MEMORANDUM OPINION Just like the Dakota Access Pipeline, which meanders over hill and dale before carrying its crude oil underneath Lake Oahe — a large reservoir on the Missouri River between North and South Dakota — the current litigation has wound its way through myriad twists and turns. Last year, in a hard-earned victory for the American Indian Tribe Plaintiffs whose reservations lie nearby, this Court found that Defendant U.S. Army Corps of Engineers [USACE] had violated federal law by failing to produce an Environmental Impact Statement before granting Defendant-Intervenor Dakota Access, LLP an easement to run the pipeline under Lake Oahe. The Court subsequently vacated that easement and ordered the pipeline emptied of oil until the Corps could complete the federally mandated EIS.
Wasting no time, both Dakota Access and the Government promptly appealed to the D.C. Circuit. In a partial win for the Tribes, the Court of Appeals affirmed the two central elements of this Court’s rulings — specifically, that the Corps should have prepared an EIS and that the easement was properly vacated in the interim. The Circuit thus confirmed that the pipeline was, in legal speak, an unlawful encroachment on federal land.
It was there, however, that the Tribes ran out of luck. Prior to the cessation of any oil flow, the Circuit stayed and eventually reversed the aspect of this Court’s order shutting down the pipeline, reasoning that it had not made the necessary findings for what was essentially injunctive relief. In other words, although vacatur of the easement rendered the pipeline an encroachment on federal property, vacatur could not itself bring about the stoppage of oil. For that to occur, the Court of Appeals clarified, this Court needed to conduct an additional, distinct inquiry, a component of which requires the Tribes to demonstrate that — among other things — they will likely suffer irreparable harm in the absence of an order closing the pipeline.
As a result, for all of the headlines and controversy that this litigation has spawned, its tangible consequences for the pipeline itself have been few. Even though this Court vacated the easement for DAPL to cross beneath Lake Oahe, and even though the D.C. Circuit affirmed such vacatur, the pipeline has maintained operations as if none of these developments had occurred. Those seeking an explanation for the persistence of this surprising state of affairs over the past ten-odd months need look no further than the Defendant in this case: the Corps.
Ever since this Court’s vacatur order in July 2020, and across two presidential administrations, the Corps has conspicuously declined to adopt a conclusive position regarding the pipeline’s continued operation, despite repeated prodding from this Court and the Court of Appeals to do so. On the one hand, the agency has refrained from exercising its enforcement powers to halt Dakota Access’s use of the pipeline, notwithstanding its status as an unlawful encroachment. At the same time, however, neither has the Corps affirmatively authorized the pipeline’s occupation of the area underneath Lake Oahe per the process contemplated in its internal procedures. Its chosen course has instead been — and continues to be — one of inaction. Such indecision, it is important to note, does not stem from a lack of time. Nor from a lack of attention. Whatever the reason, the practical consequences of the Corps’ stasis on this question of heightened political controversy are manifest: the continued flow of oil through a pipeline that lacks the necessary federal authorization to cross a key waterway of agricultural, industrial, and religious importance to several Indian Tribes.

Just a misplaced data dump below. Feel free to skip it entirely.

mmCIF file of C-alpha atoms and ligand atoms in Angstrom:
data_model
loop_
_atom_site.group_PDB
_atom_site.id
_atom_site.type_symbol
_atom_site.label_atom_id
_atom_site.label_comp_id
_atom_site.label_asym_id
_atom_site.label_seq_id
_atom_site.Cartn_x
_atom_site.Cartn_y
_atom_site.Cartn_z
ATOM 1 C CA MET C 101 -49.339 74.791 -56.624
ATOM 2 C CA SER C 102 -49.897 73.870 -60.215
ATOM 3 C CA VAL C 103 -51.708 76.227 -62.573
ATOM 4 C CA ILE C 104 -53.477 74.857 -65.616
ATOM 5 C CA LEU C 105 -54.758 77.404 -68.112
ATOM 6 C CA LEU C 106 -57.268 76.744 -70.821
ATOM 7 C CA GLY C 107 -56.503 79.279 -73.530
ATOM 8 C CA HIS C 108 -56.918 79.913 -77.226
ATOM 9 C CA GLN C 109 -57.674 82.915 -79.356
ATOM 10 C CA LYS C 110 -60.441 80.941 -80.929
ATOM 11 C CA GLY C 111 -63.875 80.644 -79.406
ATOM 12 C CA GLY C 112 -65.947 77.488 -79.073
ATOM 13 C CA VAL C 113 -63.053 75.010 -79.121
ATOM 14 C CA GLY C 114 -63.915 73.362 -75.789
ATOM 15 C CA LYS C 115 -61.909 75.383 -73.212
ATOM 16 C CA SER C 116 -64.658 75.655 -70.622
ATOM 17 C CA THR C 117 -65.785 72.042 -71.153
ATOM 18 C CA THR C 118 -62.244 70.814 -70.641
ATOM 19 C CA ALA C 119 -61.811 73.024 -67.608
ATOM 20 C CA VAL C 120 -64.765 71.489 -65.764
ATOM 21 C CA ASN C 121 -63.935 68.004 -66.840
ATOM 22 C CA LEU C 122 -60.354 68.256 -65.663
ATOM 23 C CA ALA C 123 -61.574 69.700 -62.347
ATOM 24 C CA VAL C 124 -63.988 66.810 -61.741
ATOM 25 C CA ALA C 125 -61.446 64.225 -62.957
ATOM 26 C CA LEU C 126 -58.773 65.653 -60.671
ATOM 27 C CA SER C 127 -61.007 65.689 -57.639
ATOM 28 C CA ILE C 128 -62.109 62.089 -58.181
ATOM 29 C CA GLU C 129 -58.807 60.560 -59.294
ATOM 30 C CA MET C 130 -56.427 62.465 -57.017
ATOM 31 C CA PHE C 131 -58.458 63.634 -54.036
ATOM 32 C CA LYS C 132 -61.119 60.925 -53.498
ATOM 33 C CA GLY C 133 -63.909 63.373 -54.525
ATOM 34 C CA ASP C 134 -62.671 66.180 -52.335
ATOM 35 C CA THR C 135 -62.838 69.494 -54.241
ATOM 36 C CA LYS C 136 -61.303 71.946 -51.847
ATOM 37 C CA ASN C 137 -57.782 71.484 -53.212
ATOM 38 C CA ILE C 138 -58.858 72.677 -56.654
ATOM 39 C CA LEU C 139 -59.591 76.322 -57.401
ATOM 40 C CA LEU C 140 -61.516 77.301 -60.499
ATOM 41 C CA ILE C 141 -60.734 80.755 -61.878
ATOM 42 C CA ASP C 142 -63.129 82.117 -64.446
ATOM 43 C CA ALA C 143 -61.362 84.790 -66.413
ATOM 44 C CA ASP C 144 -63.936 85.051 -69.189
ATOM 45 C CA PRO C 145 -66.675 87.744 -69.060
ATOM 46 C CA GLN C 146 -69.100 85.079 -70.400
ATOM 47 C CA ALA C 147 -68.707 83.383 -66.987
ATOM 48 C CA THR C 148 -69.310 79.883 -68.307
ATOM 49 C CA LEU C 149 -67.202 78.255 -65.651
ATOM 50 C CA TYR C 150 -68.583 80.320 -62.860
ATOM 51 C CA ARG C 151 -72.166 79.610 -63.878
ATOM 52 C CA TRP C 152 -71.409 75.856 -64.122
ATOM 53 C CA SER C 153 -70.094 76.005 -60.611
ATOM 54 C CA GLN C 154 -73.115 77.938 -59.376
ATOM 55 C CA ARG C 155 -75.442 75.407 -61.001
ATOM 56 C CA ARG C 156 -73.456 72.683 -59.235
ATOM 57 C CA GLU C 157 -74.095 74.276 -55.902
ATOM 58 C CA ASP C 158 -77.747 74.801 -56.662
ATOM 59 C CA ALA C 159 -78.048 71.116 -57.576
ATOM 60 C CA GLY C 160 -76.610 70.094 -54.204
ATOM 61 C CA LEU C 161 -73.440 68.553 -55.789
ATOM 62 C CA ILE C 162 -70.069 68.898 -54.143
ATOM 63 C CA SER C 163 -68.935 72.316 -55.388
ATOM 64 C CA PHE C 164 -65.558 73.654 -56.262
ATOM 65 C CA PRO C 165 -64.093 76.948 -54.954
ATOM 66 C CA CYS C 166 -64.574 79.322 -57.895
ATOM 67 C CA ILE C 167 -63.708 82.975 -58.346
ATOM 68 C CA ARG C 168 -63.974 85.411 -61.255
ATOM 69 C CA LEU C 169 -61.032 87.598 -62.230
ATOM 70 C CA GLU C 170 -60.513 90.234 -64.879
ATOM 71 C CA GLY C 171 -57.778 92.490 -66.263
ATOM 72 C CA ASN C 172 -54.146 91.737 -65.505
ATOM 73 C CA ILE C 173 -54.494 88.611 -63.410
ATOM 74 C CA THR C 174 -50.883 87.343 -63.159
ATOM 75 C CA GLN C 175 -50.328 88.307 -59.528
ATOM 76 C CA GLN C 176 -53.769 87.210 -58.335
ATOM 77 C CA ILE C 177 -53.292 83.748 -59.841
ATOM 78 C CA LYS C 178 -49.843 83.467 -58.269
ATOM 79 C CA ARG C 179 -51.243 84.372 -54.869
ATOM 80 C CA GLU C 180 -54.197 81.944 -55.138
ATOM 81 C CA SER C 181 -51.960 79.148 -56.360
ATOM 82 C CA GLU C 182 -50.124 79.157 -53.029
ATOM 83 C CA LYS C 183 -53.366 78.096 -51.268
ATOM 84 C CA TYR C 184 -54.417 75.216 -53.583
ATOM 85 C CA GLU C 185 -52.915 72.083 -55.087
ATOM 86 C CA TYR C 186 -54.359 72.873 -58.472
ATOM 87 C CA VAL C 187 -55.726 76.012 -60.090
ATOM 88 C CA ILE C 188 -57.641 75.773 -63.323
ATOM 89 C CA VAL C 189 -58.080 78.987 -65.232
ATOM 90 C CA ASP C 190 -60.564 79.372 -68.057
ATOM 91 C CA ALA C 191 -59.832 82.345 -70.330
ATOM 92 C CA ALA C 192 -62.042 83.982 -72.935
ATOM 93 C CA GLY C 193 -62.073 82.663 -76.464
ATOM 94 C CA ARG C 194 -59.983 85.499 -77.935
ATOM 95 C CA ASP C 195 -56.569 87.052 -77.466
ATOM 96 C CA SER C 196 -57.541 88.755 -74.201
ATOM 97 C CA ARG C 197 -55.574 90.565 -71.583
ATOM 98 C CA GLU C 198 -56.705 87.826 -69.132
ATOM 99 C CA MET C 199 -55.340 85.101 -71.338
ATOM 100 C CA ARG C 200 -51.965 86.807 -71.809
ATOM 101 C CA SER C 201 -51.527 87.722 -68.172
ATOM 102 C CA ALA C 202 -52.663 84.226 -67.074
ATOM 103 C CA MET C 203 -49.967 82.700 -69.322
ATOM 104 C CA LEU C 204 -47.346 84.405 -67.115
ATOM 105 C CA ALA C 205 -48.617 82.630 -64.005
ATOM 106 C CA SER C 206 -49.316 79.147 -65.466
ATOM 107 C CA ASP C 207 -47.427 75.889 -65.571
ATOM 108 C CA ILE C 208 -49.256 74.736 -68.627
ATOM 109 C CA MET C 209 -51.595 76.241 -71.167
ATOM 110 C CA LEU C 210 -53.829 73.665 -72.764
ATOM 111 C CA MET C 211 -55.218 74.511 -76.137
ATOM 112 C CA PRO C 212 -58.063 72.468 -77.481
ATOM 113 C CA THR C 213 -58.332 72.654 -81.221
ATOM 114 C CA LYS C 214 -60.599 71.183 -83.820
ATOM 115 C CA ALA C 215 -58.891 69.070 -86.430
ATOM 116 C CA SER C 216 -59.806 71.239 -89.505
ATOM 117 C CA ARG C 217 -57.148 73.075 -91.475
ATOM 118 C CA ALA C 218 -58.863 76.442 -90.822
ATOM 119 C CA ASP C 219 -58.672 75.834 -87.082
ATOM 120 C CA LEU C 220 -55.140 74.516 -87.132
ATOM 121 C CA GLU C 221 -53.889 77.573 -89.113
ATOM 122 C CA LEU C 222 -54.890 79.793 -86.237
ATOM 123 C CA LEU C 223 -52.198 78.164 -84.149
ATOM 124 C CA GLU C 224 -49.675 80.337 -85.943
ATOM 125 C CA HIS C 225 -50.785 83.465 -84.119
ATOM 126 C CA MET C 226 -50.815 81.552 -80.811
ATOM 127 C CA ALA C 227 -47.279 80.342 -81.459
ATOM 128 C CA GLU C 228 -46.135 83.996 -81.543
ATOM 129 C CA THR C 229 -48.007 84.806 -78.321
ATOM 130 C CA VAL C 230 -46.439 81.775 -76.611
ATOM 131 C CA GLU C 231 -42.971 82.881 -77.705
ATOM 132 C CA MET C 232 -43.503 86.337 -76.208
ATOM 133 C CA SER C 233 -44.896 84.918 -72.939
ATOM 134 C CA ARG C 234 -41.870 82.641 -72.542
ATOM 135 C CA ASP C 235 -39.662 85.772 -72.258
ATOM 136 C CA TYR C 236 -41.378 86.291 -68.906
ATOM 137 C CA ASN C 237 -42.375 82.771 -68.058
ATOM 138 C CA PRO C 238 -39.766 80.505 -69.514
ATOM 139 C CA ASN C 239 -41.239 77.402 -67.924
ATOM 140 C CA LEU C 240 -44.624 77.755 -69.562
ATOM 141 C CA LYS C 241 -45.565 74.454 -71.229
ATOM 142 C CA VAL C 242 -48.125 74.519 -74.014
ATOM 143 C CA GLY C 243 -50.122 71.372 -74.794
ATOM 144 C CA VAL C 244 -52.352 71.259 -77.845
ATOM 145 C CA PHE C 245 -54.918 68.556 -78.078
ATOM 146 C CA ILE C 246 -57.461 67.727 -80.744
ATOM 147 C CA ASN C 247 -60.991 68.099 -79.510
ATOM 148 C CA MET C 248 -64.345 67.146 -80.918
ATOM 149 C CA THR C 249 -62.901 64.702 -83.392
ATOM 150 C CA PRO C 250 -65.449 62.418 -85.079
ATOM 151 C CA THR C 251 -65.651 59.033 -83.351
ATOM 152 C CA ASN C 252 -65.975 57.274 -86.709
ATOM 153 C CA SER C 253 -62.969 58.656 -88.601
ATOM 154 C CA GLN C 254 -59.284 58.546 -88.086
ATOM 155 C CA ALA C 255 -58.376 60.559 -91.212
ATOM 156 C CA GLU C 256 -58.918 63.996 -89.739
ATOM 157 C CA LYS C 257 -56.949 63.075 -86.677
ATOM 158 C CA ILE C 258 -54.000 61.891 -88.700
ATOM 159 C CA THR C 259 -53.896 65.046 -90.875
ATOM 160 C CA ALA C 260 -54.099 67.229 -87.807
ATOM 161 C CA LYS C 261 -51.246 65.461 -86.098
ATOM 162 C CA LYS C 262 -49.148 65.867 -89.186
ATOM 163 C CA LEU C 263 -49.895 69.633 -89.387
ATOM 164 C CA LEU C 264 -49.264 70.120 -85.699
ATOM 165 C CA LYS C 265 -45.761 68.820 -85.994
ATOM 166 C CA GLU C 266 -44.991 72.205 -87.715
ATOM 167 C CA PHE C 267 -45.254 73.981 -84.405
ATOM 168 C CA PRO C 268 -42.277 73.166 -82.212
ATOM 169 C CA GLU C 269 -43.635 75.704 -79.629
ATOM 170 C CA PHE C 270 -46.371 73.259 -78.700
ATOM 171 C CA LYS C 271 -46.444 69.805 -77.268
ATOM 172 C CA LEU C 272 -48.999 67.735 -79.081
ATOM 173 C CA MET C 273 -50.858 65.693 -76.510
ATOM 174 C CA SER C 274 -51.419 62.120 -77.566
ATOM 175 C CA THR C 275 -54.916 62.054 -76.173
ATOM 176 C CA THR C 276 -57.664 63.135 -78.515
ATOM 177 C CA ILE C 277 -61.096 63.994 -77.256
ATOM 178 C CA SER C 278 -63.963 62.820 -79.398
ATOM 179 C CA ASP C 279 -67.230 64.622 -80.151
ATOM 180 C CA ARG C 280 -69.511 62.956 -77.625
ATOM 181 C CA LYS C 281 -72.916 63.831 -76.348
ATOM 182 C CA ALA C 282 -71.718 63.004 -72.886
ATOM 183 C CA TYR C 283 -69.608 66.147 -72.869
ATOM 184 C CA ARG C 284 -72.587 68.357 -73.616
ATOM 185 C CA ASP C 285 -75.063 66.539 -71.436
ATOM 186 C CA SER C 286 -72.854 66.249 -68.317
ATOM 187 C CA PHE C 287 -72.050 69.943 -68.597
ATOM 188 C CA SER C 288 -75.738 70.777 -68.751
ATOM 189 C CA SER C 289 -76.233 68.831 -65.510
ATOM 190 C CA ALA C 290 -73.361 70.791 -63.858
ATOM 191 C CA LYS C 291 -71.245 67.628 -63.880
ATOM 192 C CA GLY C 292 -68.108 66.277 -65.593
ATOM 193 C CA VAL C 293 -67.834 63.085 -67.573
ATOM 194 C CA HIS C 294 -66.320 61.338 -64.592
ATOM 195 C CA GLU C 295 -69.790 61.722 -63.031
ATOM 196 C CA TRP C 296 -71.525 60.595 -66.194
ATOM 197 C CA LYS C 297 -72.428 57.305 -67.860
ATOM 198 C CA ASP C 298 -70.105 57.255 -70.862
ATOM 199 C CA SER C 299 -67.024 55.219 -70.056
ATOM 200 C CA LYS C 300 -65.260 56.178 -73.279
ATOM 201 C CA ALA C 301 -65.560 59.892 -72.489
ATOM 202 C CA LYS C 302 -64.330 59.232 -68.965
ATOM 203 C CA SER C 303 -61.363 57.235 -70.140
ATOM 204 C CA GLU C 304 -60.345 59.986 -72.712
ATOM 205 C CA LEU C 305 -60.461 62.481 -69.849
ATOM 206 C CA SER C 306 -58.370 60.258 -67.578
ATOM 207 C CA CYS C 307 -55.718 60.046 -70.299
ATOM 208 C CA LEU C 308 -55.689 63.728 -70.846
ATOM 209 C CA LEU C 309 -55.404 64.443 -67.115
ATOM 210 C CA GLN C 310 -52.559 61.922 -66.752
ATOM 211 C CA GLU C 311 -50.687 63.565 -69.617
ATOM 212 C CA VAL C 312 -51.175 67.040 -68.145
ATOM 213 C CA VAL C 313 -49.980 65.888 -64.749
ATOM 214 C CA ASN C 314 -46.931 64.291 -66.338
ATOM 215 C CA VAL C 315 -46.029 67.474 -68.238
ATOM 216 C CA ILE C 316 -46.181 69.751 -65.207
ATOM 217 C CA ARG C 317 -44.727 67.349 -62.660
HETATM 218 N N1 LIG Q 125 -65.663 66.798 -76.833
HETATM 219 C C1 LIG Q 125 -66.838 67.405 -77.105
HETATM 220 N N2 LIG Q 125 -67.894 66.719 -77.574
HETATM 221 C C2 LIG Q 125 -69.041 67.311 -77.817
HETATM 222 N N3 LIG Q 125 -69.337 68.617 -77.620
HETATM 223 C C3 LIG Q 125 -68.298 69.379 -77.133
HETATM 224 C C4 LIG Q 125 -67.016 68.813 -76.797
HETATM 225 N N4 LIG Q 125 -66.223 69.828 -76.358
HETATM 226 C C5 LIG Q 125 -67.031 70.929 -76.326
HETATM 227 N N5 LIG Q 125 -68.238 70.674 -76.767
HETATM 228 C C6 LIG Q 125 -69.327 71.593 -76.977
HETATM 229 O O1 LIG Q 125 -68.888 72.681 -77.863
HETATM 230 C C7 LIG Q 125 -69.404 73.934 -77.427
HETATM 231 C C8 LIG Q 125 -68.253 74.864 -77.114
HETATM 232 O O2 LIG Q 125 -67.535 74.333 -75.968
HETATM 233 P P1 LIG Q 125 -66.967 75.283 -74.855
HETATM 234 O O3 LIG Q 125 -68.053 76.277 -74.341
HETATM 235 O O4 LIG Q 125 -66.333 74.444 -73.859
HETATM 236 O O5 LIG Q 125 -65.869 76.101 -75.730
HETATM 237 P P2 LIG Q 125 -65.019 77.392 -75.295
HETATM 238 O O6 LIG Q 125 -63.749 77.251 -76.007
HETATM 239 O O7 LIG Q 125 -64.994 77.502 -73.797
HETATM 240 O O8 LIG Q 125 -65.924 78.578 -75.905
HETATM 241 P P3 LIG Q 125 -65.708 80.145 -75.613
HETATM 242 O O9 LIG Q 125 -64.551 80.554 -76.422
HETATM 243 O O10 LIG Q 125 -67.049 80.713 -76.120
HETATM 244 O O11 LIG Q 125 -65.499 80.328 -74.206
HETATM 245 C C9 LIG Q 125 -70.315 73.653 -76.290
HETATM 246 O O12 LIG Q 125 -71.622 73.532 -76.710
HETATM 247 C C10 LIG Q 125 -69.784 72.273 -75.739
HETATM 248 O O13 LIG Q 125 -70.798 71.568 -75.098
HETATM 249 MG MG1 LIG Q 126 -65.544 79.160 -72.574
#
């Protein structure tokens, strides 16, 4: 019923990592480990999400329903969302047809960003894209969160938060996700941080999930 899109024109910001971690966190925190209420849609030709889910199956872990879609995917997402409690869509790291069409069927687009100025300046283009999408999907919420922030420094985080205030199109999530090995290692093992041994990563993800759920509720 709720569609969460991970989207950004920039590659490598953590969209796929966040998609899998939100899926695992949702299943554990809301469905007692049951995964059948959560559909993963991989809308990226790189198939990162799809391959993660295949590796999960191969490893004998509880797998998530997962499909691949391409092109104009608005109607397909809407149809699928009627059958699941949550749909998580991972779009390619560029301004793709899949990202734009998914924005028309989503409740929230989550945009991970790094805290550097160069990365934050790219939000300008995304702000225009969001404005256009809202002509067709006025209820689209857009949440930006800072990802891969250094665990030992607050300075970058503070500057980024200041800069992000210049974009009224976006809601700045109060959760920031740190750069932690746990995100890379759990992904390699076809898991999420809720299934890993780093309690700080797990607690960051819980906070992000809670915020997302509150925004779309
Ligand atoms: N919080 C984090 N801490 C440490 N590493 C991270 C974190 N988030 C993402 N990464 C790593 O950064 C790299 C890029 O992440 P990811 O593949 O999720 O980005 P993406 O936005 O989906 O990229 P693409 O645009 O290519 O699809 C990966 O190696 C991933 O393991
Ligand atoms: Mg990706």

Those Tribes thus find themselves forced to return to this Court to seek what they have so far been unable to obtain from the Government: an order halting pipeline operations until the Corps completes its new EIS. Before the Court may grant them such relief, however, binding caselaw requires that the Tribes make an evidentiary showing far beyond anything the Corps needs to itself shut down DAPL. As previously mentioned, they must demonstrate a likelihood of irreparable injury from the action they seek to enjoin — to wit, the pipeline’s operation. For the reasons articulated in this Opinion, Plaintiffs have not cleared that daunting hurdle.
The Court acknowledges the Tribes’ plight, as well as their understandable frustration with a political process in which they all too often seem to come up just short. If they are to win their desired relief, however, it must come from that process, as judges may travel only as far as the law takes them and no further. Here, the law is clear, and it instructs that the Court deny Plaintiffs’ request for an injunction.
The decision by the USACE, that an EIS was not necessary for this project, all the Courts agree was a violation of NEPA. The Courts also agree that the Dakota Access pipeline is currently operating upon an illegal easement. So what went wrong? The historical review of the case is laid out clearly.
Judge Boasberg ordered the pipeline to be vacated within 30 days while the issue was remanded: